I'm sure you know that 'skin-type' is the measure of how much natural oil your skin produces. And you know that skincare products and procedures are often broken down by skin-type because it's the most fundamental skin classification. Take the skin-type test below and I'll tell you why misdiagnosing your skin-type can have serious consequences.
Dry skin will exhibit small or invisible pores. Dry skin may be tight, sensitive, itchy, matte, rough or even flaky and may display uneven redness because you didn't apply moisturizer immediately after cleansing. Dry skin will not exhibit any surface oil at this point.
Oily skin will exhibit larger pores. It will also show signs of fresh oil (aka sebum) reaching the surface of your skin and may be shiny or even oily to the touch. Very oily skin will leave oil on your fingertips after contact.
Normal skin is skin which is neither particularly oily nor dry. It is very tolerant, needs little care and displays average sized, evenly distributed pores with few blemishes. This is actually the most uncommon skin-type. If you believe you have normal skin you are very fortunate! When young, your only real concern may be gentle cleansing, occasional use of moisturizer and daily use of sunscreen. Note that as your normal skin ages, it may become slightly dry, requiring you to review your skincare regimen. This often happens during your 30s.
Combination skin commonly displays what is referred to as a T-zone of larger pores across the forehead and down the nose and chin. This may or may not be accompanied by zones of larger pores spreading out across the cheeks. Extreme combination skin may exhibit issues of both very dry and very oily skin, so may require a different regimen for each area. If you do need a split regimen it will require extra effort, but it will repay you with balanced, tolerant skin and will be worth it in the long term.
It's worth noting that while dry skin may be thinner, have a fragile barrier and be more prone to fine lines earlier in life, oily skin is more prone to breakouts and uneven texture. Each extreme has it's disadvantages, but we all have something we'd like to get more control of in our skin.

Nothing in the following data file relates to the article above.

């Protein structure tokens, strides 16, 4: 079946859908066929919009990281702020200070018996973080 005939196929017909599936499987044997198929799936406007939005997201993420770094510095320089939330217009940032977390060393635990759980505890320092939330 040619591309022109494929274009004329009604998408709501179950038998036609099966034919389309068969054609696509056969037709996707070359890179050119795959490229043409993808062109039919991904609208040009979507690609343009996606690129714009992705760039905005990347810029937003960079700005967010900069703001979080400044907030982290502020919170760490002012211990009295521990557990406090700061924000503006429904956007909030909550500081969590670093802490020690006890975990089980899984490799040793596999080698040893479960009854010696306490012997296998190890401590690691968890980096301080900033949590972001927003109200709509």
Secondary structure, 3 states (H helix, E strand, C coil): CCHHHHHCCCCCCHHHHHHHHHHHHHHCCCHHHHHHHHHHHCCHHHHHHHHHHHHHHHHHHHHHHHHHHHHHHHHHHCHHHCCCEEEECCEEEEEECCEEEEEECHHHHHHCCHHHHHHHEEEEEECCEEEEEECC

We talk about 'balance' in skincare a lot, here's why.
Your skin-type is inherited and cannot be changed, but it is possible for unbalanced skin to temporarily over-react. It is common for those with oily skin to attempt to reduce unwanted oil by using strong cleansers (like the SLS and SLES we mentioned above). Often this has exactly the opposite effect. As it tries to quickly restore its natural barrier, over-cleansed skin often produces more sebum, making your skin even more oily. Conversely over-applying really heavy moisturizers to dry skin can have your skin thinking it needs to cut down natural oil production, exacerbating your dryness.
When it is knocked off-balance your skin scrambles to re-adjust.
Knocking your skin off-balance sounds relatively harmless, but remember that it's always the little habits that we don't kick that damage our skin in the long-term. If you maintain a regimen that routinely unbalances your skin, twice a day, every day, consequences can start to develop. The repetitive cycles of stress this puts your skin through can result in inflammation and irritation, locking your skin in a vicious circle. Doing this to your skin for years can result in chronic (long-term) inflammation, which may have long-term consequences like robbing your skin of it's tolerance and texture, and even prematurely aging it.
We always recommend you experiment with your regimen; while it's not good to 'under-treat' skin, it can be just as bad to 'over-treat' it. 'Listen' to your skin, think of it like an eco-system that needs to be balanced and learn to understand what it needs. If you help it to be healthy, your skin will reward you for years!
Thanks for reading!
ALEXIARES & ANI
Photo Credit: Billy Kidd; Maggie Laine